This paper documents the real-world application of model-based systems engineering (MBSE) methodology and principles to an automotive driveline system. A system model developed in the course of this thesis supports the definition and sizing of the driveline system to best communicate and deliver functional specifications tied to customer requirements. Furthermore, this system model documents, organizes, manages and provides traceability for all customer, system, sub-system and component level requirements and is a useful tool supporting the system architecting and specification cascade process.
Team investigated and analyzed existing driveline component sizing tools and developed an exhaustive list of key assumptions and system design requirements which have been linked through a comprehensive SysML model. The key project deliverables are the SysML system model and a list of lessons learned / best practices collected during the development process.
The project was selected based on identified needs in the Ford Transmission and Driveline Engineering product development process.
Thesis based Proof of Concept was successfully completed with verified results recognized by academia and the industry.
Major benefits of applied MBSE:
- A significant tool for automotive system design that offers many benefits, especially in communication through a common language
- Requirement traceability is vastly improved
- Faster delivery time along with more robust results and less cost
“Based on the success of a limited model, MBSE will be a significant tool for future automotive system designs. The state of SysML and MBSE appears to be similar to the implementation of CAD applications in the 1980’s, or CAE in the 1990’s. The MBSE market is slowly developing and SysML is beginning to penetrate industry through early adopters. Effectively, MBSE is an emerging market that is likely to grow in the future as its potential benefits are recognized by engineers.
Companies have not yet identified the benefits of model based system engineering, but when they do, the market will explode. Companies are likely to pursue enterprise implementations to reap the benefits in communication and requirement management across their organizations. At Ford, it is likely that SysML or something similar will be integrated into the existing Teamcenter CAD/CAE tools. If history is any guide, early adopters are likely to absorb the costs, but also guide the future development of this new technology.”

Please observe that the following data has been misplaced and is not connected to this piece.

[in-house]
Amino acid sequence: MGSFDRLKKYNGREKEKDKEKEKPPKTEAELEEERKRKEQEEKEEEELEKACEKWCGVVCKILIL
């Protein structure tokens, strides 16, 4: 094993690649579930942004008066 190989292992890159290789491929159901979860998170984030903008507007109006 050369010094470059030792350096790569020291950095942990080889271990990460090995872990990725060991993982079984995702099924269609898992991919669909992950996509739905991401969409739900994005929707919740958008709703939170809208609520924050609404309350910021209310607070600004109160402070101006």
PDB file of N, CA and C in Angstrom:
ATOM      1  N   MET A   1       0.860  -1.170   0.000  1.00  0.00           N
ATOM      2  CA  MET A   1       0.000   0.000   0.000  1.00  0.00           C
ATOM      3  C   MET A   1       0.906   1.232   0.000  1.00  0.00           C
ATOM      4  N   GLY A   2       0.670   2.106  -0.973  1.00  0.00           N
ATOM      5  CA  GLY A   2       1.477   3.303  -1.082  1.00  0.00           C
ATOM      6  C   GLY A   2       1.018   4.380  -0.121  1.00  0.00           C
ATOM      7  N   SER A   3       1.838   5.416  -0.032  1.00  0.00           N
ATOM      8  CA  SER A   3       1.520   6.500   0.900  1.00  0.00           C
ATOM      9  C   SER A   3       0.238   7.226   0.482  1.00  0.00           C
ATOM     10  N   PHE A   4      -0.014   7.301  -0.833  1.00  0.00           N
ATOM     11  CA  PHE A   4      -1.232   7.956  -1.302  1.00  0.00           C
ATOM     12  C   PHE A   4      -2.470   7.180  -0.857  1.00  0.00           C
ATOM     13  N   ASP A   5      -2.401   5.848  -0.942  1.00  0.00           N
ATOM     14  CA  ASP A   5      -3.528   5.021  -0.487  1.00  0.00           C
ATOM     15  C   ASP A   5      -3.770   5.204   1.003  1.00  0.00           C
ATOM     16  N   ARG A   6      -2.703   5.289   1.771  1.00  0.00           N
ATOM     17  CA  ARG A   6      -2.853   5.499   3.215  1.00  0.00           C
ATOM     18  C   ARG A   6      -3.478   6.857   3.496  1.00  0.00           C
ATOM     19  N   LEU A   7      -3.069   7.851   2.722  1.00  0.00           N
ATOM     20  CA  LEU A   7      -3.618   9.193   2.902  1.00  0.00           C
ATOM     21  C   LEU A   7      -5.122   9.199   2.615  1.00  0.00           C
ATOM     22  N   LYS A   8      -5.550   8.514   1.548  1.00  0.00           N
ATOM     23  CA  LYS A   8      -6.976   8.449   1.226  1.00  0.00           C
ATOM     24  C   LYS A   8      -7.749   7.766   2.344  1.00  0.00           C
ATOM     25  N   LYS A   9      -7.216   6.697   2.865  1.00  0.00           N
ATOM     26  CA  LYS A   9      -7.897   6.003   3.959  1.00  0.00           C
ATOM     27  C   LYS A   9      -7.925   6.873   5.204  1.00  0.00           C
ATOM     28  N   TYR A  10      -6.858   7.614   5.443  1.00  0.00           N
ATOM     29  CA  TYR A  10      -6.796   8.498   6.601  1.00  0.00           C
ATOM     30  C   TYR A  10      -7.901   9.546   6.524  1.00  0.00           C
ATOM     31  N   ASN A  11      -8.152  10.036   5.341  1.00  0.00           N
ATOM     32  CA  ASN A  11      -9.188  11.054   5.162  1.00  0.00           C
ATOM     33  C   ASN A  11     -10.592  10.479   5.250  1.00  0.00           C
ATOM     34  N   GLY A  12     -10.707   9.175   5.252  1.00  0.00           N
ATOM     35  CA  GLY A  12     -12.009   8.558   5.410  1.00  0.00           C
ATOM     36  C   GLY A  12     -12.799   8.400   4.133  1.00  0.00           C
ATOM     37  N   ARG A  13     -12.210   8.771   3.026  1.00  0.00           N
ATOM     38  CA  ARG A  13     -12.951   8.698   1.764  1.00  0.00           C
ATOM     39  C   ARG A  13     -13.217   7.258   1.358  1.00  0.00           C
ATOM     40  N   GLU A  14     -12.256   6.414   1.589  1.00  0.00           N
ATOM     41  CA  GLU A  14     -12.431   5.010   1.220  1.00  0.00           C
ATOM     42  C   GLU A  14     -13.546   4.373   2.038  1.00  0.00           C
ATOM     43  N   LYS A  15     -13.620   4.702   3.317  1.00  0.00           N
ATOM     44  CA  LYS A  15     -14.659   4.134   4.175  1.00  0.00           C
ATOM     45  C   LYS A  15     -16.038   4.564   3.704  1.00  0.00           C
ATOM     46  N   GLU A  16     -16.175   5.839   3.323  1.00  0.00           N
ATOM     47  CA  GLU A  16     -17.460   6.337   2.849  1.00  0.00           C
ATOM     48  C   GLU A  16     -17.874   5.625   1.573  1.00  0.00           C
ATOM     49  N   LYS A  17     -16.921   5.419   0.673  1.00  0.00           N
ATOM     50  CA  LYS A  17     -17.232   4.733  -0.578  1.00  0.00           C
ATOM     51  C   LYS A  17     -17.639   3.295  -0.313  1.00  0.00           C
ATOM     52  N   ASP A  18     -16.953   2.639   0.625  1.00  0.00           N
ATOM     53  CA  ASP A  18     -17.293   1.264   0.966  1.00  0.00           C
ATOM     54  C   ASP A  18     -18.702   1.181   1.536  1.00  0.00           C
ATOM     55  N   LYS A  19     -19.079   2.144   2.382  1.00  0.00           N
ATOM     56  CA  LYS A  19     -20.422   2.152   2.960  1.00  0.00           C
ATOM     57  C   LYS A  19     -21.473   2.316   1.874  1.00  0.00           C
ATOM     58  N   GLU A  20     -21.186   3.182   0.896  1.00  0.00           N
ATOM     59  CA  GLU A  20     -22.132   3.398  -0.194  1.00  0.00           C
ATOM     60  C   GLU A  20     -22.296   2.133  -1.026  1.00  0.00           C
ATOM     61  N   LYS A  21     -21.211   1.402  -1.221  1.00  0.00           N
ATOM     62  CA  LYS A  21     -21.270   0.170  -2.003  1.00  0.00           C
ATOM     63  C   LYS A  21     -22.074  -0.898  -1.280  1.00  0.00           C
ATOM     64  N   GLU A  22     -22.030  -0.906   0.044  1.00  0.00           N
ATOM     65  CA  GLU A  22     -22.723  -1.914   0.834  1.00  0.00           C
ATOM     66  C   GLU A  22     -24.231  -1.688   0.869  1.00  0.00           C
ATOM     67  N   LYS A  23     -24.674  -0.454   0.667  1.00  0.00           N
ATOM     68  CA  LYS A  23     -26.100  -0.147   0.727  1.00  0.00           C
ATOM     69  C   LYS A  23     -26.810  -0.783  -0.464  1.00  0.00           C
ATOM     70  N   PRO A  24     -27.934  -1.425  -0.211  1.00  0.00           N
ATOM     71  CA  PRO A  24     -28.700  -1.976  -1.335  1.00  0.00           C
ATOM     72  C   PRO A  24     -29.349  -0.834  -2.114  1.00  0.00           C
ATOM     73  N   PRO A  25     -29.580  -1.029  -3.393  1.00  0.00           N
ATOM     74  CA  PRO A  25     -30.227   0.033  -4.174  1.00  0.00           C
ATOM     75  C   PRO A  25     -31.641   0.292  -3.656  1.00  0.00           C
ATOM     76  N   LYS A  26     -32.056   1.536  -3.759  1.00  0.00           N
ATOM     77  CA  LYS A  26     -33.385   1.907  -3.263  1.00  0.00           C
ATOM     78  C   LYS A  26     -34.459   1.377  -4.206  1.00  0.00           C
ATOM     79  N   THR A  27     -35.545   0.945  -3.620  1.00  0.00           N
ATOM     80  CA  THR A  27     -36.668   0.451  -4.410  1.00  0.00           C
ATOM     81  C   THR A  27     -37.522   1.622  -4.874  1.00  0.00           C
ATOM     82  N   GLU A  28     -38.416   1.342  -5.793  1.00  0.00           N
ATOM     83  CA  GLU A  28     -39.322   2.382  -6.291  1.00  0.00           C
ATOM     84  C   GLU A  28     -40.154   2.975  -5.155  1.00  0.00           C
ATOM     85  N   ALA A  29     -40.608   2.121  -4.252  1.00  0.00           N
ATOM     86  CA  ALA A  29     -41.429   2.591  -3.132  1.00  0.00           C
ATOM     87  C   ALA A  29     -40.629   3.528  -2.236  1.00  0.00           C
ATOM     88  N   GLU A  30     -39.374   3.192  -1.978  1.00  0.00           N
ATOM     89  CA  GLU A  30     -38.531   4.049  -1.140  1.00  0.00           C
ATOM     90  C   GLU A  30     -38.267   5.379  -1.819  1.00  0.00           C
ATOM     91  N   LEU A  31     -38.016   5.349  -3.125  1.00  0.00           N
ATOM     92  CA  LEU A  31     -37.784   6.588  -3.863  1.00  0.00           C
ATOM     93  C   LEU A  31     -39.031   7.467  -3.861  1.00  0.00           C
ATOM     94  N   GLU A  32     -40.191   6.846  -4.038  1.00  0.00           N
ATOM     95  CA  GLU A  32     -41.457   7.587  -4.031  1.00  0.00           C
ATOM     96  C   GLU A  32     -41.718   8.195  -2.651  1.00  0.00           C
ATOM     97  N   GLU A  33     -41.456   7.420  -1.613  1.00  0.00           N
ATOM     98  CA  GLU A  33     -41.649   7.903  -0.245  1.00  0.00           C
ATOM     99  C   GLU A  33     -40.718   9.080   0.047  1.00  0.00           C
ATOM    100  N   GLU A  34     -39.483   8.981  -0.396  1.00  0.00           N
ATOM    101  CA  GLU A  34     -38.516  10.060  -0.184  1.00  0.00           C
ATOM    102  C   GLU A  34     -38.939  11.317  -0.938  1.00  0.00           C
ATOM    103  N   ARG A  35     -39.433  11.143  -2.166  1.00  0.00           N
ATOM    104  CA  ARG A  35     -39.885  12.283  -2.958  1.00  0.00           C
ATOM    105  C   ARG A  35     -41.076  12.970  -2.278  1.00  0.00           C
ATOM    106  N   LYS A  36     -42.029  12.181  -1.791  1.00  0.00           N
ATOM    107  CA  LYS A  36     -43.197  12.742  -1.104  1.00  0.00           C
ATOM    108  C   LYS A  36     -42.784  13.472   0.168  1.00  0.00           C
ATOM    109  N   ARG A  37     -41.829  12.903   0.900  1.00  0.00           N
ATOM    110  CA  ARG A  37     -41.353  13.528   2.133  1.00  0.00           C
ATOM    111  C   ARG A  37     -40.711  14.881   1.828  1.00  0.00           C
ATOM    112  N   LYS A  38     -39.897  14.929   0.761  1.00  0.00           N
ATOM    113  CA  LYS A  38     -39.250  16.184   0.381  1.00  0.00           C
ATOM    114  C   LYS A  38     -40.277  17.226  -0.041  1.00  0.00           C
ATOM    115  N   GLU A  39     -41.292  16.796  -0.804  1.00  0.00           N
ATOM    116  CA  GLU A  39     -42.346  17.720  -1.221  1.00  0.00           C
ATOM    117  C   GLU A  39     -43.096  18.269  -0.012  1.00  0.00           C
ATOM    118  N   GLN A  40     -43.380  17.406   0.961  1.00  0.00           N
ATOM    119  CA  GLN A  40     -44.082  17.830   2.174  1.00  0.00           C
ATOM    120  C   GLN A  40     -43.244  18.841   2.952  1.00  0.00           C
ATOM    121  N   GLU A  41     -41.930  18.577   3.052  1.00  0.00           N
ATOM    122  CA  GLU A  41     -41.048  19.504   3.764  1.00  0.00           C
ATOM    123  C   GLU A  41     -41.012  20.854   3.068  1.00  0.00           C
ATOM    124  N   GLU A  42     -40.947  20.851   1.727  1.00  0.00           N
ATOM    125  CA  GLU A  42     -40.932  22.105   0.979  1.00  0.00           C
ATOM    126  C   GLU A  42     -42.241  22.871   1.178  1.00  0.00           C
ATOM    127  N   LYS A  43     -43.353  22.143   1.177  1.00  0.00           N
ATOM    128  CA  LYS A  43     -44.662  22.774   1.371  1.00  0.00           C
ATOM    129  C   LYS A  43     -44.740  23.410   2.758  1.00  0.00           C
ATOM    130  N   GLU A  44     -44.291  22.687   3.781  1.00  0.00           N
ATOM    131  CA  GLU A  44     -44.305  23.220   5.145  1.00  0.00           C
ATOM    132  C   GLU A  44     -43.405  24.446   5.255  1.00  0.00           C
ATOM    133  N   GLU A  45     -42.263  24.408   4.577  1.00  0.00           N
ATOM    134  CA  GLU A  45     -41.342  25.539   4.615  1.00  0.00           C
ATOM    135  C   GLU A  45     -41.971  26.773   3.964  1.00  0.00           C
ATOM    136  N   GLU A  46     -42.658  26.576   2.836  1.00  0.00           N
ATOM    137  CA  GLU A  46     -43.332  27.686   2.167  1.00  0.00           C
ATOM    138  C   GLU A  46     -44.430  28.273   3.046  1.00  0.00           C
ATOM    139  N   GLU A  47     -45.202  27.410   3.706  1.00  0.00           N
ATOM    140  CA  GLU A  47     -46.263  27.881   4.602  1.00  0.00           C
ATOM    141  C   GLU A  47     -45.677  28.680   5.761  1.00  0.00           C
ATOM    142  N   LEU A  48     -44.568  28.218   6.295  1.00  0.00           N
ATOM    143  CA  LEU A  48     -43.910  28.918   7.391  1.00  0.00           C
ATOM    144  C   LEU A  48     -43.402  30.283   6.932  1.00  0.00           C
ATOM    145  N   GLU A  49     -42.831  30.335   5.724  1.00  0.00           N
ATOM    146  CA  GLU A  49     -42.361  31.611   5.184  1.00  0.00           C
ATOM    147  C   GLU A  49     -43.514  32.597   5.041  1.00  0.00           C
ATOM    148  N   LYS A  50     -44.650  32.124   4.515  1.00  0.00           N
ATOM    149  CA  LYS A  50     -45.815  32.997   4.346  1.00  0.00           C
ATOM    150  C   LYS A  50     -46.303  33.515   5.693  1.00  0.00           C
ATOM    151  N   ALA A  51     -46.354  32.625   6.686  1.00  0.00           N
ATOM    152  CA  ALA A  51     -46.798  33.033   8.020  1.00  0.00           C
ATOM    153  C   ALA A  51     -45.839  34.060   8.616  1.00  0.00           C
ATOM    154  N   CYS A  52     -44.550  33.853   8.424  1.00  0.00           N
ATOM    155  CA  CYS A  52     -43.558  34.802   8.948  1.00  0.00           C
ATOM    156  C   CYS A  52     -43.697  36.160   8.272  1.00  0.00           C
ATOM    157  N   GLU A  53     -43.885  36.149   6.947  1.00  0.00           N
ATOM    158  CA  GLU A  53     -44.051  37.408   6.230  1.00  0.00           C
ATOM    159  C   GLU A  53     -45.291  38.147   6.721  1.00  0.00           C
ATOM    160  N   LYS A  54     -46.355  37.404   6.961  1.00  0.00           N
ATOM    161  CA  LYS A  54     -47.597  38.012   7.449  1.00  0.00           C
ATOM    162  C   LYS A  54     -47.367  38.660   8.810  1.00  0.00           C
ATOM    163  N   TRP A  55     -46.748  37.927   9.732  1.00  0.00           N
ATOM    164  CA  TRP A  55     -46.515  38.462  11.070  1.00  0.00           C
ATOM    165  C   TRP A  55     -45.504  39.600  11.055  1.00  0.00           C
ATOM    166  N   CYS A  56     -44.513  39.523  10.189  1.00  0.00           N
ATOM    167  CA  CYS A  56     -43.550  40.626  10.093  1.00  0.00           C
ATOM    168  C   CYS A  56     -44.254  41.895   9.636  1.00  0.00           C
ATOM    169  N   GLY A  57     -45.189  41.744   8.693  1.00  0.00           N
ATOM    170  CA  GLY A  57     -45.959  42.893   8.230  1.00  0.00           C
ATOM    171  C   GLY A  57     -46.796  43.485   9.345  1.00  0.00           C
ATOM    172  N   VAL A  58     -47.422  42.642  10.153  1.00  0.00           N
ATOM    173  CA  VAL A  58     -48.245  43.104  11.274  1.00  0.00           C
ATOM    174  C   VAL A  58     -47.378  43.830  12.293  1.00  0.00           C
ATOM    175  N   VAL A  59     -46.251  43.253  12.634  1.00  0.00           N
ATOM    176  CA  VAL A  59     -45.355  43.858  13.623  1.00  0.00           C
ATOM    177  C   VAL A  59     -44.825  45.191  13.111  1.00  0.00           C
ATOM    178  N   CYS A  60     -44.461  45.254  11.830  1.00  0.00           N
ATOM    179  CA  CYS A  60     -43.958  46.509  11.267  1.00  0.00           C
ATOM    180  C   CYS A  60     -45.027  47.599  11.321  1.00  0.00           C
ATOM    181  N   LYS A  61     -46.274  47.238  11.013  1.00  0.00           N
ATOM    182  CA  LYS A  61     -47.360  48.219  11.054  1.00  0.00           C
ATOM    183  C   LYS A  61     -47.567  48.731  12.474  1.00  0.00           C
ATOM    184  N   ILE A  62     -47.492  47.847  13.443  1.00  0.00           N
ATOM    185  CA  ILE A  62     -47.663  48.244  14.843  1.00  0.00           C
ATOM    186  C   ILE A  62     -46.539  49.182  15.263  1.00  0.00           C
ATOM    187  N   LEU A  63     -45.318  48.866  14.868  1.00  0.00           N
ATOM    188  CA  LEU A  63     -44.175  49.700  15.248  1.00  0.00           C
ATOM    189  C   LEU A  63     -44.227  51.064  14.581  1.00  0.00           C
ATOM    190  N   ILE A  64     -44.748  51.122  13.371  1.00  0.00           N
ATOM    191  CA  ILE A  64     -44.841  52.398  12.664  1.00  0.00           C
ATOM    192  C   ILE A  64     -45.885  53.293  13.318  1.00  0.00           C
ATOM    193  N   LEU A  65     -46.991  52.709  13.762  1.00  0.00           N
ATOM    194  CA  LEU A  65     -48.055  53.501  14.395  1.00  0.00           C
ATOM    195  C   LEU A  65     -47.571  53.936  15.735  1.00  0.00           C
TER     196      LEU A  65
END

Thesis recognition by academia
President and Founder of Sigma Theta Mu, the honour society for systems and system engineering, personally inducted the first three student members ever into their society. The team that did the transmission thesis was selected by the department head for this honour. UDM’s chapter was chartered two weeks ago (with Stevens and Old Dominion). ”It was a real honour for me to be able to recognize Bob, Arun, and George for their work. They are now STM members #7, #8, and #9” said Michael J. Vinarcik a Senior Lead Systems Engineer at Booz Allen Hamilton, adjunct professor at the University of Detroit Mercy, and advisors for thesis. He hopes that in a few years that number will be inducted many times over.
He indicates: “It’s been an interesting road since the first time Ms. Joyce Duncanson issued me a MagicDraw license for teaching…when I graduated from the MPD program myself in 2004 I had no way of knowing that one day I’d be teaching in it. Yet here I am, signing a thesis as an advisor. The No Magic team has been with me every step of the way (at least in recent years)… You have built a race car, and it makes me sad to see so many people driving it like a Yugo. I may always be more Paul Newman than Mario Andretti, but I will promise you that I will continue to push every day to understand the tool better so that I can demonstrate its value to my clients and colleagues.”
No Magic, Inc. expresses sincere thanks and appreciation to Mike’s work. His work has driven bold innovation and brought value to numerous projects.